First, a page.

Middle-age another milestone to mortality

21:21, Sep 10 2013
Elle Macpherson
AGE SHALL NOT WEARY HER: Elle Macpherson, on the cusp of 50, seems immune to the ageing process.

There are myriad signs that let you know you have reached middle-age.

There's the obvious, "Good lord, Constable, does mummy know you're out this late?" Or more subtle indicators, like developing a penchant for reading biographies.

We do this, I suspect, hoping to find comfort in comparing another person's journey to our own: "You were 50 and still messing up your romantic relationships? Fool!" Or noting how much they achieved after they had passed your particular milestone: "An Oscar at 80? There's still time!"

There are also less subtle indicators, like when someone your age goes missing and two days later the newspaper reports that "the body of the middle-aged woman was found near a river".

You note with some regret that you are now too old to be a romantically tragic police report.

There is a point, then, when we begin to consider our own mortality. Vanity Fair magazine spent four days in July ringing Americans to do just that and, ahead of publication, has given a heads-up on some of the random thoughts of their random respondents.


Most men, it appears, would prefer to die before their spouse, while more than half the women felt the opposite way. It's nice everyone agrees on who should go first, but interesting to ponder why men are so averse to being left alone. No doubt, it's about women being the social conduits in many relationships - the small talk, the event planning, the sausage rolls.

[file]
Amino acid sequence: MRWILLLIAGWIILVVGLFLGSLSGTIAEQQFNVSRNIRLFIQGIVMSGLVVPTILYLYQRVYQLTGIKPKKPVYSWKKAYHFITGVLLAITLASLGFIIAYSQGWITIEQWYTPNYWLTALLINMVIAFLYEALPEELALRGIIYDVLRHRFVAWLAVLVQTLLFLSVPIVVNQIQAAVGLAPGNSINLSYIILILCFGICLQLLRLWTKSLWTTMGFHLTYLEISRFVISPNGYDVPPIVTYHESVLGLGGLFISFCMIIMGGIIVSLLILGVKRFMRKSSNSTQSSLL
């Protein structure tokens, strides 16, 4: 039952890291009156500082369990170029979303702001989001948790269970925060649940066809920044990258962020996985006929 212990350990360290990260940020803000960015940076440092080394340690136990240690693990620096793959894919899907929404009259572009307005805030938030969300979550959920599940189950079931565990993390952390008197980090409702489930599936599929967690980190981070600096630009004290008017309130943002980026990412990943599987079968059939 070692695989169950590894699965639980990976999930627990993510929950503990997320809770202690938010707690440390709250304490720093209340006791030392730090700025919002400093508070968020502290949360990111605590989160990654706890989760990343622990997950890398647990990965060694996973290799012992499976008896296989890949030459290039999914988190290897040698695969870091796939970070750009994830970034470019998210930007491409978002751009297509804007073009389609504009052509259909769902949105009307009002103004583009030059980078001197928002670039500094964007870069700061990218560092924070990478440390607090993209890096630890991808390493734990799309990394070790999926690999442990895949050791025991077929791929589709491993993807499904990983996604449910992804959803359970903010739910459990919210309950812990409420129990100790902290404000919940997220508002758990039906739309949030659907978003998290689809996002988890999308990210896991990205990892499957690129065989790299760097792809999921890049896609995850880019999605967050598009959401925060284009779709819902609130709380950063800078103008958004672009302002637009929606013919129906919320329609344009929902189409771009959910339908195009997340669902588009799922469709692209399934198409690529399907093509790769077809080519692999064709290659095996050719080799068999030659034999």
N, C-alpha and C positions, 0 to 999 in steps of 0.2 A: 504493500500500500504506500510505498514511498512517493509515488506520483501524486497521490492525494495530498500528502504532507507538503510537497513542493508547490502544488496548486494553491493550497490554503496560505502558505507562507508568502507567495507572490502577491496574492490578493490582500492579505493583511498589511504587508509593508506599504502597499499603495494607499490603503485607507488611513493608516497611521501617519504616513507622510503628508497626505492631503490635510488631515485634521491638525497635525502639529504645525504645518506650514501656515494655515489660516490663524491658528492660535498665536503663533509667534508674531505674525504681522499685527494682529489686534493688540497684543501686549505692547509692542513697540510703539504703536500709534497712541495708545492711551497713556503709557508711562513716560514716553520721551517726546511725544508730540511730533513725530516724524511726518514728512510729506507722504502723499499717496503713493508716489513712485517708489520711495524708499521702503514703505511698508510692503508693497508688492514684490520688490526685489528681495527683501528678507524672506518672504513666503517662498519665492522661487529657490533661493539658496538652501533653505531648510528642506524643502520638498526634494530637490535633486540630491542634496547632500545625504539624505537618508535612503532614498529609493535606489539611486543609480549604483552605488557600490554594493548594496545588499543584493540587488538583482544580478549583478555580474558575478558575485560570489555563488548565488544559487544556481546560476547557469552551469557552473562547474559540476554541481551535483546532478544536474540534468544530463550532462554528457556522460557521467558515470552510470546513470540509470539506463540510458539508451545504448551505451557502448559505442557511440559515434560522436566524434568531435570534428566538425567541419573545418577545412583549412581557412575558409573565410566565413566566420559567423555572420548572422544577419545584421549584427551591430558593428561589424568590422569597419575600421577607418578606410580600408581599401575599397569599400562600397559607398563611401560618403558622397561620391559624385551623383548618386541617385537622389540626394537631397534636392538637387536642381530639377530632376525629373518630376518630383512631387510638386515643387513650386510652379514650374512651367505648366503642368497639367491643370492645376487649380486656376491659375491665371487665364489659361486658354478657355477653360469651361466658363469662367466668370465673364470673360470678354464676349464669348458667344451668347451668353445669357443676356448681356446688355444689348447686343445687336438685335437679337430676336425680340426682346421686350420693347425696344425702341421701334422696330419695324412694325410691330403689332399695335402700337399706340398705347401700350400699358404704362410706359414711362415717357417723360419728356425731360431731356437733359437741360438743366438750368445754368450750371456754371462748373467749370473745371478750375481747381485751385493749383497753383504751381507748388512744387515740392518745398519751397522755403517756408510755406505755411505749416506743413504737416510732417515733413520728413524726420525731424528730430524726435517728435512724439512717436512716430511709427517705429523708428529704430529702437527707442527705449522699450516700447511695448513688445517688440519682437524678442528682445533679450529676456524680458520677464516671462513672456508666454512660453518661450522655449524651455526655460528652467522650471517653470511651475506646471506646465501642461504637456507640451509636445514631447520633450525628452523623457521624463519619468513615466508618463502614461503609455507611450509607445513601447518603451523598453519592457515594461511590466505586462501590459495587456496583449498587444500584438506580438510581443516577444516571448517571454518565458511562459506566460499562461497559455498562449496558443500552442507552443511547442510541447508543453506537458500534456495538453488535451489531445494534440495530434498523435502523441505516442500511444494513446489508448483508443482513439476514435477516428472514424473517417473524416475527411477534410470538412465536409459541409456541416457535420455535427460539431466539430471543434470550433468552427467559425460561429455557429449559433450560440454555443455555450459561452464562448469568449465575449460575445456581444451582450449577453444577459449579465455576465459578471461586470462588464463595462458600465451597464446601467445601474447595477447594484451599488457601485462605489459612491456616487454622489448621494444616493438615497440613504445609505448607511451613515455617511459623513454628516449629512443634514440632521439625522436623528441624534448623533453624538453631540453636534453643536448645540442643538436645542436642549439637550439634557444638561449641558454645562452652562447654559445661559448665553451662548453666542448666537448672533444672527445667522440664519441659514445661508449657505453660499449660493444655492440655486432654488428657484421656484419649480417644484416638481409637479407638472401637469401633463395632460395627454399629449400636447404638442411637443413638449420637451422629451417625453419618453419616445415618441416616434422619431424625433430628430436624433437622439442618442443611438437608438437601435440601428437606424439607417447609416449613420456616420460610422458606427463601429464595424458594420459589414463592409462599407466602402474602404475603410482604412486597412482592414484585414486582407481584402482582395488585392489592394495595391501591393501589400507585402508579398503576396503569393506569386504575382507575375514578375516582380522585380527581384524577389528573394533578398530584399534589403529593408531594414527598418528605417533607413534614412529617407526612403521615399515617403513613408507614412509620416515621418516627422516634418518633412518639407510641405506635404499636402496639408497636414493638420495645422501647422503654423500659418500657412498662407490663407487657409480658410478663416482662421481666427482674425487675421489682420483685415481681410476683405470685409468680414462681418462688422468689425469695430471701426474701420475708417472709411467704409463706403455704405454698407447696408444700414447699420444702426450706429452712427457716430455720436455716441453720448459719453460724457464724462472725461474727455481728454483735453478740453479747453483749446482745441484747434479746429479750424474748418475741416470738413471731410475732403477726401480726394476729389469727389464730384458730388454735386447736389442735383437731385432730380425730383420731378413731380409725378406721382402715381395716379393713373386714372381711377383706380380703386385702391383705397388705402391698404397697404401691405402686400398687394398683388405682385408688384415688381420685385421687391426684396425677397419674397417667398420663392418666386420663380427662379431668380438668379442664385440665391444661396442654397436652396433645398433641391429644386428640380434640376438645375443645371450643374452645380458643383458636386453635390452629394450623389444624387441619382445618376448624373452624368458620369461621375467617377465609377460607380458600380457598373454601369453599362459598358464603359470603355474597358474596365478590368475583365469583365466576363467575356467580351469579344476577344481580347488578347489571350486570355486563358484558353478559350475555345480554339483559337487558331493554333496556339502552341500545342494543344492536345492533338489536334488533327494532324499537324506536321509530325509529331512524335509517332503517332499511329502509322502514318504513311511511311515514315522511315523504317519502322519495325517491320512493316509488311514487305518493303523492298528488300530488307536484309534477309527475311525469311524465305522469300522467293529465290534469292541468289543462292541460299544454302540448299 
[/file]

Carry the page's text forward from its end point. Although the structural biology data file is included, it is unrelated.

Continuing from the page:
And it fits with other recent data suggesting men much prefer couple-hood, while women are more sang froid about managing on their own.

But it makes me feel quite huggy towards men that their first choice is to spend the whole of life's journey strolling two-by-two.

More than half of those polled said they'd be willing to die for their children.

In terms of "things to die for" there's a massive drop-off after that - just a handful would make the supreme sacrifice for a spouse, a smaller fistful for parents or beliefs, and just a smidge would give all for their country.

I like it that the primal drive to protect our offspring with our lives has survived centuries of religious war, fervent nationalism and rampant individualism.

Asked to name the dead celebrity they would most like to have back, a decent chunk of respondents named Princess Diana. Americans adore royals who aren't by blood - it gives them a kind of vicarious hope, like knowing George Clooney is single.

I would have plumped instead for the Dorothy Parker who spent a good deal of her life engaged in a complex dance with her own attitudes to mortality.

As Parker once wrote:

Razors pain you,

Rivers are damp,

Acids stain you,

And drugs cause cramp.

Guns aren't lawful,

Nooses give,

Gas smells awful.

You might as well live.

How do you feel about getting older?

The Press